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One of the fundamental questions of power in the pedagogy of community-based research (CBR) is who gets to decide what is research worthy and what is the focus of CBR questions? The reality of the power imbalance in community-based research and learning is often reflective of a systemic disengagement with the broader community. Even when instructors and administrators are intentional in how they solicit feedback or think through the impact of their work, they may not know the neighbourhood. Prioritising the voice of community partners does not provide a simple solution, as the individuals we work with to organise community-based learning opportunities may not be residents of the neighbourhood.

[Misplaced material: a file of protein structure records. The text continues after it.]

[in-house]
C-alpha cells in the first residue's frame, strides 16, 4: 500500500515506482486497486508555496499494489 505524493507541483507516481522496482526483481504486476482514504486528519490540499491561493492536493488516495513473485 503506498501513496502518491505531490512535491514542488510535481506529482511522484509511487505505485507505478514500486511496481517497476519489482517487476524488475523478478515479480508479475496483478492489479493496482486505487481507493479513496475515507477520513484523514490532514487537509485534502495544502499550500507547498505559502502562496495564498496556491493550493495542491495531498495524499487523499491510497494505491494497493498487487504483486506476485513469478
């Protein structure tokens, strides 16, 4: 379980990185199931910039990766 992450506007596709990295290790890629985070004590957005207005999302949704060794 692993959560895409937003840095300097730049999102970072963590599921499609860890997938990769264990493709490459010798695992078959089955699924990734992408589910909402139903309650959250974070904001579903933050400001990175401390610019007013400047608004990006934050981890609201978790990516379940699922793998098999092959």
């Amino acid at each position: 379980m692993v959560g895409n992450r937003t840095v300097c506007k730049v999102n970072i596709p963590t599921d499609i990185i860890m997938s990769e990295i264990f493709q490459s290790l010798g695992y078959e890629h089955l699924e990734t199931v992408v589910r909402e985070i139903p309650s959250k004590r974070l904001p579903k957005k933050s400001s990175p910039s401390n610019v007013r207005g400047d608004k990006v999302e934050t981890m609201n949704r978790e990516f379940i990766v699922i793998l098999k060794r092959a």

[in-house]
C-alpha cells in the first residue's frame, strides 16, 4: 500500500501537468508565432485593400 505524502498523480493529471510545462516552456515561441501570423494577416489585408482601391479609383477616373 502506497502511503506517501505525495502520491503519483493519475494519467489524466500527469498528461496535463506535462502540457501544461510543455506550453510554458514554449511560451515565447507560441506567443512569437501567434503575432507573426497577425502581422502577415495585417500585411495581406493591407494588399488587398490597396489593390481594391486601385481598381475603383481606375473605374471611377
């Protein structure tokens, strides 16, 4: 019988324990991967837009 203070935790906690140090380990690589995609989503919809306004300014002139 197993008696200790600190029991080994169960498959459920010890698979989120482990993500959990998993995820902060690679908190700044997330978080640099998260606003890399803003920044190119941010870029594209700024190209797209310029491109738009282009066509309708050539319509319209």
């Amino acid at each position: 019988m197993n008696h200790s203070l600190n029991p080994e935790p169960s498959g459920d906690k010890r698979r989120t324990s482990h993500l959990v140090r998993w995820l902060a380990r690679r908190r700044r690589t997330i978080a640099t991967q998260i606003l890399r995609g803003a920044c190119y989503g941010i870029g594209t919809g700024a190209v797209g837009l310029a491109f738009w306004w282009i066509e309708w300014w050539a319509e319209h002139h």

This article adopts a theory-building approach to this crucial question. Building on the work of Boyte (2014) and Honig (2017), community-based research is reoriented as ‘public work for public things’ (Haarman 2020). After establishing the ‘public work for public things’ framework, the article explores how this new framework impacts collaborative research by addressing the power differential and creating new lines of inquiry – specifically the practice of ‘elicitation of concerns’. Through the lens of critical service-learning pedagogy (Mitchell 2008) and a practitioner-scholar framework (Lytle 2008; Ravitch 2013; Salipante & Aram 2003), we then interrogate two community-based research courses we have recently taught, examining how a ‘public work for public things’ approach would have altered the course and its methods.
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